I am considering applying for a research prize that is apparently given out as one award per year, up to a certain amount of money. Applications are accepted all-year-round (there is no deadline).

I don't really understand this model of research funding: if a funding body gives one such award per year, then surely it would want all candidate applications to be submitted by a certain day of the year (each year), so that they all be compared and the award given to the best one that was submitted within the chosen time frame (in that year).

If they receive an application in January, say, and decide to give it the award, then what do do they do if an even better application is submitted in June of the same year? They can't fund it even assuming their maximum amount wasn't all used up by the earlier application, because they claim to only give one award per year. And they can't reject it on grounds that they already funded a project that year, since there is no deadline that the authors of the second application exceeded.

Unfortunately in this case I am not able to enquire to the funding body itself. Also, my question is more general as it also concerns other research awards that use the same call/application model.

  • 1
    1) It is probably impossible to really have a 'better' application once you are in the realm of fundable applications for an award going to a single target. Just a collection of applications that are good enough to be funded, and a roughly arbitrary judgment call to pick one. 2) Will the answer affect whether or not you apply?
    – Bryan Krause
    Feb 13, 2019 at 17:49
  • Following @BryanKrause: of course, if you don't apply, you won't get it.
    – Buffy
    Feb 13, 2019 at 18:07
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    If the agency won't tell you then certainly no one here can offer much insight. They have the money, so they make the rules.
    – Buffy
    Feb 13, 2019 at 18:09
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    Perhaps they have the flexibility, but not the obligation, to make more than one award a year. Or, if they meet in January, the review the previous year's applications, with anything submitted after that considered the next January.
    – Jon Custer
    Feb 13, 2019 at 18:23
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    @z8081 maybe you could ask them the question indirectly: how long does it usually take to get an answer? Is there a specific time in the year where the committee meet, and if yes until when can you apply to have your application considered? These are legitimate questions for a potential applicant, and they would probably help you understand their process.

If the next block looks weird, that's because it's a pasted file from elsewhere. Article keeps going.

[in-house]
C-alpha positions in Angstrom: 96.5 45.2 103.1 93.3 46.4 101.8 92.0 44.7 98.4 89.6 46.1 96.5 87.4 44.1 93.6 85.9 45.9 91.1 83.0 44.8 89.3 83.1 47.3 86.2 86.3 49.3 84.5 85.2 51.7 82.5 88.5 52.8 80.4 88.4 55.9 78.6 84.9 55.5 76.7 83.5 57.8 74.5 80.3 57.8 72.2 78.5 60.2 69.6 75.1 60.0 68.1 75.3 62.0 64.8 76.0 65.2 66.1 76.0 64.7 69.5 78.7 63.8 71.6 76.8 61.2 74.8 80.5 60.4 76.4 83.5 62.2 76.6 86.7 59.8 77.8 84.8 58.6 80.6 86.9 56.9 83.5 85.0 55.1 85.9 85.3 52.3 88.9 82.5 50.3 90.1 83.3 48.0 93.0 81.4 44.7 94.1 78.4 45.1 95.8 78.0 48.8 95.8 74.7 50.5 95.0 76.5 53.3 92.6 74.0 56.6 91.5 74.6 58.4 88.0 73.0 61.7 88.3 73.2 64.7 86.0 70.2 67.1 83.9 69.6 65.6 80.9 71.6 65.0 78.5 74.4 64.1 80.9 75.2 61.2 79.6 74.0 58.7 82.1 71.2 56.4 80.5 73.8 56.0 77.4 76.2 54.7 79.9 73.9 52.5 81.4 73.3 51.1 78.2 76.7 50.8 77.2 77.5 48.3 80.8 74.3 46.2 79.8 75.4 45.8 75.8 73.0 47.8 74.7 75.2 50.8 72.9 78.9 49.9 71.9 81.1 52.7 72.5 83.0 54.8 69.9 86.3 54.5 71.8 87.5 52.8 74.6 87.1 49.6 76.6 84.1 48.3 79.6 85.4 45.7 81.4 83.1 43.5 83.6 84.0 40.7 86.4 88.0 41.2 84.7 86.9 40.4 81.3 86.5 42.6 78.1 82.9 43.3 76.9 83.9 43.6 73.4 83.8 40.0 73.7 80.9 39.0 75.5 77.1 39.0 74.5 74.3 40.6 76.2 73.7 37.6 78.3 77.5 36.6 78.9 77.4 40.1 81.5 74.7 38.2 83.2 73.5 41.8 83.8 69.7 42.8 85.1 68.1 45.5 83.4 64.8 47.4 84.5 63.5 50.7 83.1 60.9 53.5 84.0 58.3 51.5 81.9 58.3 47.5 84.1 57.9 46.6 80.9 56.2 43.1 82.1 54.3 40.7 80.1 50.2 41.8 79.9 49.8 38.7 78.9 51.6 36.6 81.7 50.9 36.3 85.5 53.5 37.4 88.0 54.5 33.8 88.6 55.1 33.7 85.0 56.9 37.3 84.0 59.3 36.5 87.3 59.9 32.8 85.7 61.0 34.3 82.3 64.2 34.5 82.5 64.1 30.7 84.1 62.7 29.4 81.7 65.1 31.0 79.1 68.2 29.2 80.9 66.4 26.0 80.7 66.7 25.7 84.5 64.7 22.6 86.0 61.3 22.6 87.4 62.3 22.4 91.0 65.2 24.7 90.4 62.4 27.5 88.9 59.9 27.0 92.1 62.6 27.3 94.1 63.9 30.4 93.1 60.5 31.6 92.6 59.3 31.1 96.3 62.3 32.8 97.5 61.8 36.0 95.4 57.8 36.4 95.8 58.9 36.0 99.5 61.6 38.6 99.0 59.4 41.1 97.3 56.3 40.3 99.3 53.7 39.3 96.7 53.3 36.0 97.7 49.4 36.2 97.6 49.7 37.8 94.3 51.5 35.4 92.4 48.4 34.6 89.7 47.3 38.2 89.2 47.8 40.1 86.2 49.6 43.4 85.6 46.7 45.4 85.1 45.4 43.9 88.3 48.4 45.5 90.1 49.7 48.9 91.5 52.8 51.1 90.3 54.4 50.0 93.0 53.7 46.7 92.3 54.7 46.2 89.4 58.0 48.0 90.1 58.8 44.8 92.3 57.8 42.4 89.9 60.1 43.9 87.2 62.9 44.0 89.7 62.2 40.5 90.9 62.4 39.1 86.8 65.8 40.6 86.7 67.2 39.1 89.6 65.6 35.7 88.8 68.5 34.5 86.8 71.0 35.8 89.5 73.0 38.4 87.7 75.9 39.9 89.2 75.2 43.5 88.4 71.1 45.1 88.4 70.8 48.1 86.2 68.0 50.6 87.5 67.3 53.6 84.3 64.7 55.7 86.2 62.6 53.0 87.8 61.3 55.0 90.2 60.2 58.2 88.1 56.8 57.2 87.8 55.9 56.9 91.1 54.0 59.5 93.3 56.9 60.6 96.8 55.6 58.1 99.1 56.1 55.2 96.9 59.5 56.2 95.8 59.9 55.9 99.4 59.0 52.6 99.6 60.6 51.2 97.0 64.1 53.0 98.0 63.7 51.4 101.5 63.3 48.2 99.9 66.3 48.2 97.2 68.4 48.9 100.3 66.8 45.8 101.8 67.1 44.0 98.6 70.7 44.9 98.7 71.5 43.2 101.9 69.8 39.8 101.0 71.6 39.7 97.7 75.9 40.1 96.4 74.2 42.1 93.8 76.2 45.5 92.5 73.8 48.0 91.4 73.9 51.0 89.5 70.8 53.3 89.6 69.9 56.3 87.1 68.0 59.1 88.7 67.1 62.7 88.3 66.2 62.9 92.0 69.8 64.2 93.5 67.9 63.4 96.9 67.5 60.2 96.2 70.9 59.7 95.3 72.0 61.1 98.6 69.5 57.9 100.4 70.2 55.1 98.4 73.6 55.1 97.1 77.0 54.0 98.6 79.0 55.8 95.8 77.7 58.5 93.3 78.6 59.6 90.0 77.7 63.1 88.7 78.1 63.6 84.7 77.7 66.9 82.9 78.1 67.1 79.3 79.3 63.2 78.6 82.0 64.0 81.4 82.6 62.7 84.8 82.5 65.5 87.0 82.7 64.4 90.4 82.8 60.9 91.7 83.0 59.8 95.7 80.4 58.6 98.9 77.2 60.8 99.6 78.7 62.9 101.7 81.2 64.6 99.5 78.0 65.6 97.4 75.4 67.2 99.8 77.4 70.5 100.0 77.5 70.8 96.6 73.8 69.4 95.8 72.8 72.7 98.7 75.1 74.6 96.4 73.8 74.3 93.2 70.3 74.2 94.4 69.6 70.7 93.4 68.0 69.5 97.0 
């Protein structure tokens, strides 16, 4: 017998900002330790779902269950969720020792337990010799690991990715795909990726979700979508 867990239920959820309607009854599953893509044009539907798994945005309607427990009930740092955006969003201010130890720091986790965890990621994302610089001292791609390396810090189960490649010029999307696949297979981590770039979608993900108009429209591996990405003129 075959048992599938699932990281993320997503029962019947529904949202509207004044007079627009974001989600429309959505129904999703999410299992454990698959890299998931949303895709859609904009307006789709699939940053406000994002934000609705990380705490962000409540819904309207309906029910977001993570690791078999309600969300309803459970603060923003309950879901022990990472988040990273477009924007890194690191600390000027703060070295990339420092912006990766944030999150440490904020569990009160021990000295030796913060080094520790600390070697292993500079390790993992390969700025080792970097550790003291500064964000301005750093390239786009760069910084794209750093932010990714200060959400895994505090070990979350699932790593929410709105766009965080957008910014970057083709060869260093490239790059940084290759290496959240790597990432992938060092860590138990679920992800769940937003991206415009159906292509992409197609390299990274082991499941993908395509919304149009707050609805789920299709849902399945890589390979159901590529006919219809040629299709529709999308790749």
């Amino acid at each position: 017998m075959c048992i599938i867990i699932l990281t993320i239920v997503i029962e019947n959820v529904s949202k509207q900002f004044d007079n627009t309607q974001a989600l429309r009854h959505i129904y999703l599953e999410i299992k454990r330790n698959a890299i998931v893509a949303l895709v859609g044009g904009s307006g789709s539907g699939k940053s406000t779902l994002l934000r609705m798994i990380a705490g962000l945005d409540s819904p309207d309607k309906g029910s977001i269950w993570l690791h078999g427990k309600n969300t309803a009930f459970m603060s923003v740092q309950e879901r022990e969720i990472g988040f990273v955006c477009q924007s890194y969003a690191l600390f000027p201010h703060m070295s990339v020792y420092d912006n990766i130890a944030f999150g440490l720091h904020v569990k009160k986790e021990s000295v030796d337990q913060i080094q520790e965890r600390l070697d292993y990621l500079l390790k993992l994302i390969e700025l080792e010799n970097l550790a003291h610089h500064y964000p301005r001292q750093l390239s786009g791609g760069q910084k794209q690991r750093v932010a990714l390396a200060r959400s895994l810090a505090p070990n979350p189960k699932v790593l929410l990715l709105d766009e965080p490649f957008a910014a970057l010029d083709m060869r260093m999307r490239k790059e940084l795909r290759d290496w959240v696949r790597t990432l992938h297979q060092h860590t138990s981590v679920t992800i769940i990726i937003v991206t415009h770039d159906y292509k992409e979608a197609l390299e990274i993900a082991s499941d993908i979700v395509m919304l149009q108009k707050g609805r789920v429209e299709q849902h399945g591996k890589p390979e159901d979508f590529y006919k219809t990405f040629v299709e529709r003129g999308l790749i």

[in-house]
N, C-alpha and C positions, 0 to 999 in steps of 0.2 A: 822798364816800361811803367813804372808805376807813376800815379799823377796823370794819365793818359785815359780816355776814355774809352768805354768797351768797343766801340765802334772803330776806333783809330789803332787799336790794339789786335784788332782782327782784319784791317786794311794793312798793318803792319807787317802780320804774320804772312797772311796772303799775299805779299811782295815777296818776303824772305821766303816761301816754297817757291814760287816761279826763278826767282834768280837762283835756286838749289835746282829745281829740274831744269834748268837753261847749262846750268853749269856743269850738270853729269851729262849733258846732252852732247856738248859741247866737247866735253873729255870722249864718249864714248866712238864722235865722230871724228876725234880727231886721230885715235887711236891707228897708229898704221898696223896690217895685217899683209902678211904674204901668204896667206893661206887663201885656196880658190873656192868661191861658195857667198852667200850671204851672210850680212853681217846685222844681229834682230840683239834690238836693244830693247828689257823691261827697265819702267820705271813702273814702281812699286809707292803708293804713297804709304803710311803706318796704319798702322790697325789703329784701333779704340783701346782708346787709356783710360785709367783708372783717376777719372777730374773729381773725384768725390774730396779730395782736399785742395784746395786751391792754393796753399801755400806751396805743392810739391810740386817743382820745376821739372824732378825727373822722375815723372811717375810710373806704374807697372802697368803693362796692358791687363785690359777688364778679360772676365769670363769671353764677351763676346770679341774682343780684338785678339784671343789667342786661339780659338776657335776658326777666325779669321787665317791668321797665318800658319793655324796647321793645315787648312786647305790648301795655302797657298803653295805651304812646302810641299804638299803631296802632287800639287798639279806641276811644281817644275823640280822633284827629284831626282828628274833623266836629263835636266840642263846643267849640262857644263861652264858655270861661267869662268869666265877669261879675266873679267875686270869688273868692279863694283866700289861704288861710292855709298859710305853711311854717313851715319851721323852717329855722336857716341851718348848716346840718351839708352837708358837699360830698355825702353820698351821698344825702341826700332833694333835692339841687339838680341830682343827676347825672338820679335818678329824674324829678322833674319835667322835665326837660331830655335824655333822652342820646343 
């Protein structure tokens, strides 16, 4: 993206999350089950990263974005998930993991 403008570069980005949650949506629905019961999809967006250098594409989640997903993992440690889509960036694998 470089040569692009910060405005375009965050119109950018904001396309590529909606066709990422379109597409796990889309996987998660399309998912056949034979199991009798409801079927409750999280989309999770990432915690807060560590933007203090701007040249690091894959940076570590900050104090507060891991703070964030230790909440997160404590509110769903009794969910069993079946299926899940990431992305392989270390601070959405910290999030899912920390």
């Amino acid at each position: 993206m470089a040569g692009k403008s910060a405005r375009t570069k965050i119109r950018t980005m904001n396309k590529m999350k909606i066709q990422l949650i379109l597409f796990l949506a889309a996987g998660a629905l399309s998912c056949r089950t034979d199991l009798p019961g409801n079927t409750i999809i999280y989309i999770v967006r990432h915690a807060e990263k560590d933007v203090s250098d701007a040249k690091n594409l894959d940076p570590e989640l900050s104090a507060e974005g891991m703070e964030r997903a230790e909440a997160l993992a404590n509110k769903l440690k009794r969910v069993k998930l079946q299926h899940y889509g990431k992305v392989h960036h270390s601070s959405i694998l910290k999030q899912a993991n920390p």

– Erwan
    Feb 14, 2019 at 13:16

2 Answers 2


Very often foundations and private organizations have rules that are difficult to understand. You should always go to them with your questions. They will not be offended or tie the question to your application. You are likely not the only one with these questions. Application guides, FAQs, and even webinars are very common for foundations and should always be sought out before contacting a sponsor.

Even federal programs have rolling deadlines. Typically this is tied to how their budgets function. If they receive an incredible proposal, they want to fund it as early as possible into their budget period in order to make sure they expend the funds. If they wait too long into their budget year and no proposal feels worth funding, they may not be able to use the money. If the foundation receives this budget from another entity, they may have to send the money back to the main institution--it doesn't roll over to the next budget period.

You can ask them general questions, such as how many proposals they typically receive in a calendar year and if they convene review panels on a regular basis or as needed. My hunch is that they are prioritizing funding any proposal that scores high enough, not necessarily the best project within a given year (perhaps you should ask if "year" = calendar year or if they have a different fiscal year). In the event that they get multiple entries though, they would surely fund the best project. Focus your questions such that you can learn about the intent of the program. Rather than asking bluntly "why are you doing it this way", the questions should focus on how the competition for this award is framed, because that is what you are trying to consider--what your competition looks like and who the reviewers are.

Depending on the foundation, scientists may not even be the primary reviewers of the work--board members may make the first call based on what they are interested in. Some foundations do not restrict topics, and so a proposal on robotics may be up against a proposal on climate change. If the board is more interested in climate change, they may opt for this proposal and ask for a scientific review to ensure the project is sound. These types of structures are more common when the proposal/research summary is very short (1-2 pages). Some faculty refer to them as "beauty prizes" because the academic rigor is not as intense, and sometimes the goal of the program is just to give money to science and attach the foundation to prominent scientists.


This is a yearly award. I would guess that they keep all the stronger applications (even the ones they decided not to fund) for several years and reconsider them each year.

They are thus using the philosophy (quoting from Piet Hein)

You'll always be late for the previous train, and always in time for the next.

If you want to apply in time for the next award, you will have to somehow figure out when the cut-off is; the best way (possibly the only way) to do this is to have a friend on the committee deciding the awards.

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